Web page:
Manchester City Council recently reached out to us to say that Health colleagues have raised concerns that families are presenting children late with serious conditions/ Covid-19 because of anxieties about attending hospitals.
They shared with us the following guidance from Healthier Together and the Royal College of Paediatrics and Child Health (RCPCH), which lists some features to watch out for when your child is unwell. They categorised these features as red (urgent help needed), amber (contact a doctor or nurse today) and green (self care from home).
Please see below a message from Healthier Together:
What parents need to know about COVID-19
COVID-19 appears to generally cause mild illness in children. Less than 2 in every 100 cases diagnosed in China have been in children and infection appears to be milder in children than it is in adults, although we do not yet understand exactly why this is the case.
However, at this time, when everyone is preoccupied with COVID-19, it’s really important to realise that not every illness your child has is due to COVID-19. All the ‘normal’ infections that can make children and babies really unwell still remain and there is a major risk that parents may delay bringing their child to the attention of a healthcare professionals even if they are unwell. If you are not sure if your child is unwell and whether they need to be seen by someone, click here to help you decide. GPs and hospitals are still providing the same safe care that they always do for children.
- Becomes pale, mottled and feels abnormally cold to the touch
- Has pauses in their breathing (apnoeas), has an irregular breathing pattern or starts grunting
- Severe difficulty in breathing becoming agitated or unresponsive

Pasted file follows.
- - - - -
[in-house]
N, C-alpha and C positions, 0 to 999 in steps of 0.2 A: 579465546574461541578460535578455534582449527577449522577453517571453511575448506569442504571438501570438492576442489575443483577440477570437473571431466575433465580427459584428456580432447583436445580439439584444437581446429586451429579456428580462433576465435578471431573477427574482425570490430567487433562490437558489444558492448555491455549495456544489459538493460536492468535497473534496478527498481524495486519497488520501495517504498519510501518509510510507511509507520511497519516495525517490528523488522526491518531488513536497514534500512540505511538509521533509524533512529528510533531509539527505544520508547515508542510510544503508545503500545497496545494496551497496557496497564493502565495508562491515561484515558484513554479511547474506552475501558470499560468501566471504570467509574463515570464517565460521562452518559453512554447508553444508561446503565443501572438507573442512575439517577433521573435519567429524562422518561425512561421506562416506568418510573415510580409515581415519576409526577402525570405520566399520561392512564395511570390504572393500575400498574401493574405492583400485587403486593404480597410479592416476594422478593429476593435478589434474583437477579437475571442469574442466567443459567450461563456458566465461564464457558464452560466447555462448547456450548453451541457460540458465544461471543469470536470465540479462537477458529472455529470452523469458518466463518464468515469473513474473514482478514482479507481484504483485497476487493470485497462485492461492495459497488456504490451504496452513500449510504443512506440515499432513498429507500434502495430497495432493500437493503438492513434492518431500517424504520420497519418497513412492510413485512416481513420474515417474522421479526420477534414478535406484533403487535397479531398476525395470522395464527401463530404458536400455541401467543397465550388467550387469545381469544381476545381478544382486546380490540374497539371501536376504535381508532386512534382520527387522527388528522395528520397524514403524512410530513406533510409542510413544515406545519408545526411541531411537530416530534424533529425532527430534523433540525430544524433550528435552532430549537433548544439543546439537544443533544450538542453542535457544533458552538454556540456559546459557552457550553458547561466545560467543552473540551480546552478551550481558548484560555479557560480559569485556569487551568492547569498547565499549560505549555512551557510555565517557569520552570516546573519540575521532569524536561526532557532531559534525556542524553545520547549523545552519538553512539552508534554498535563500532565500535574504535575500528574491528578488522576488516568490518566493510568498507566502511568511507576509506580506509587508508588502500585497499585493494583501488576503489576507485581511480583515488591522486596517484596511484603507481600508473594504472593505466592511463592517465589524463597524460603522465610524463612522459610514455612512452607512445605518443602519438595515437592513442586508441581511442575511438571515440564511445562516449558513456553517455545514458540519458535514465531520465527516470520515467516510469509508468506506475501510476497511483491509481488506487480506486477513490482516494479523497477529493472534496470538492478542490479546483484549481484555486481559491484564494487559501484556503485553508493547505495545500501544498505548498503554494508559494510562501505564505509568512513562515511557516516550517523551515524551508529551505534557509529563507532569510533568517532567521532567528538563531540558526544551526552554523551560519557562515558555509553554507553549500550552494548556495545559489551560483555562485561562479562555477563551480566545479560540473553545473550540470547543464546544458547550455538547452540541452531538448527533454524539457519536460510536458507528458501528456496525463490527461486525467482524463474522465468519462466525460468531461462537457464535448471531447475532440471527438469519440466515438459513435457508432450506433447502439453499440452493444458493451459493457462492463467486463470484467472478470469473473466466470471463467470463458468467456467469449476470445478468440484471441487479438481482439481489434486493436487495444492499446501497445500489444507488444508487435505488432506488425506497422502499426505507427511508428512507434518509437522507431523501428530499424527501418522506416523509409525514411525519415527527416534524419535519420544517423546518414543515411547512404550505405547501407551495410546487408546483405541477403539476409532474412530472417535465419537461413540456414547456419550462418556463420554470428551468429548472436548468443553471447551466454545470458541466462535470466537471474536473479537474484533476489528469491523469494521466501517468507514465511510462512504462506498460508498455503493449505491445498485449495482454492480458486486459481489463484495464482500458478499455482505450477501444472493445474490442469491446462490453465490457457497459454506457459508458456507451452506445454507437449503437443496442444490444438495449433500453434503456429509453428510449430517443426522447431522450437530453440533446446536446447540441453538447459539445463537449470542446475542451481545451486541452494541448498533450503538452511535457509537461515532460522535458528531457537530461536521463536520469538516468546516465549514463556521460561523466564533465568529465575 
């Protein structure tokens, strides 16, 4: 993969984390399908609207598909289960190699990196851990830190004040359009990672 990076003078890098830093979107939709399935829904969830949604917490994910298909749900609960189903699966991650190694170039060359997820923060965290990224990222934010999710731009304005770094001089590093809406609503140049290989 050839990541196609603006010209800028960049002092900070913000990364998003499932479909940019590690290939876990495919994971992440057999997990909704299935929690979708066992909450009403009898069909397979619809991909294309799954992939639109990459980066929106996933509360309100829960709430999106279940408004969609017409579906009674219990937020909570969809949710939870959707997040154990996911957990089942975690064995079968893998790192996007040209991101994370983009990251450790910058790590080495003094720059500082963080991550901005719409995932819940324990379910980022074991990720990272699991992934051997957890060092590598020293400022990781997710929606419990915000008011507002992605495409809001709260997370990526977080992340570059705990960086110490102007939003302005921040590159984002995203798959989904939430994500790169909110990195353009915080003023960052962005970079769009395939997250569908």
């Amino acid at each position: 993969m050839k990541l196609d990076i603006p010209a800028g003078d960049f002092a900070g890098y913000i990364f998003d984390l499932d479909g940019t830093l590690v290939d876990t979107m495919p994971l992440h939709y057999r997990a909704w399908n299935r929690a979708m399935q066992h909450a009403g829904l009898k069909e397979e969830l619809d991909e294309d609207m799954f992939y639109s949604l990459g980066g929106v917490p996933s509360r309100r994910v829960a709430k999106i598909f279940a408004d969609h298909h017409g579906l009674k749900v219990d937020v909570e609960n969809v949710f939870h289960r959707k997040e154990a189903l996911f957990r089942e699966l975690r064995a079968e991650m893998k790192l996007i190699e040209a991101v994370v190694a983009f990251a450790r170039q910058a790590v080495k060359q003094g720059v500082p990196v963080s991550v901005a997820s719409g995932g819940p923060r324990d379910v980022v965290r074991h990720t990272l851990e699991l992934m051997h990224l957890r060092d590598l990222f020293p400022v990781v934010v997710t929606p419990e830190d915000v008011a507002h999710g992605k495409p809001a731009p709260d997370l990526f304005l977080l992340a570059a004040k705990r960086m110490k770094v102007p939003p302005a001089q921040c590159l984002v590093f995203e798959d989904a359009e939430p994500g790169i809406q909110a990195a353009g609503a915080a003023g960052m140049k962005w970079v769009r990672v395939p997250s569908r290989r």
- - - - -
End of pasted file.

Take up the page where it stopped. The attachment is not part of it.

- Is going blue round the lips
- Has a fit/seizure
- Becomes extremely distressed (crying inconsolably despite distraction), confused, very lethargic (difficult to wake) or unresponsive
- Develops a rash that does not disappear with pressure (the ‘Glass test’)
- Has testicular pain, especially in teenage boys
One or more of the above symptoms means that your child needs urgent help:
- Is finding it hard to breathe including drawing in of the muscles below their lower ribs, at their neck or between their ribs (recession) or head bobbing
- Seems dehydrated (dry mouth, sunken eyes, no tears, drowsy or passing less urine than usual)
- Is becoming drowsy (excessively sleepy) or irritable (unable to settle them with toys, TV, food or picking up) – especially if they remain drowsy or irritable despite their fever coming down
- Has extreme shivering or complains of muscle pain
- Babies under 3 months of age with a temperature above 38°C / 100.4°F
- Infants 3-6 months of age with a temperature above 39°C / 102.2°F
- For all infants and children with a fever above 38°C for more than 5 days.
- Is getting worse or if you are worried
- Has persistent vomiting and/or persistent severe abdominal pain
- Has blood in their poo or wee
- Any limb injury causing reduced movement, persistent pain or head injury causing persistent crying or drowsiness
One or more of the above symptoms means you need to contact a doctor or nurse today.
It worth noting that, during the current coronavirus crisis at peak times, access to a health care professional may be delayed. The NHS advises that “if symptoms persist for 4 hours or more and you have not been able to speak to either a GP or 111, then take your child to the nearest A&E.”
- You can continue to provide your child care at home. Information is also available on NHS Choices
- Additional advice is available to families for coping with crying of well babies: Visit ICON for details.
- Additional advice is available for children with complex health needs and disabilities: Visit WellChild for details.
Self care is advised:
Continue providing your child’s care at home. If you are still concerned about your child, call NHS 111.
Here’s a copy of the full poster. You can also visit Healthier Together’s Covid-19 page for more information.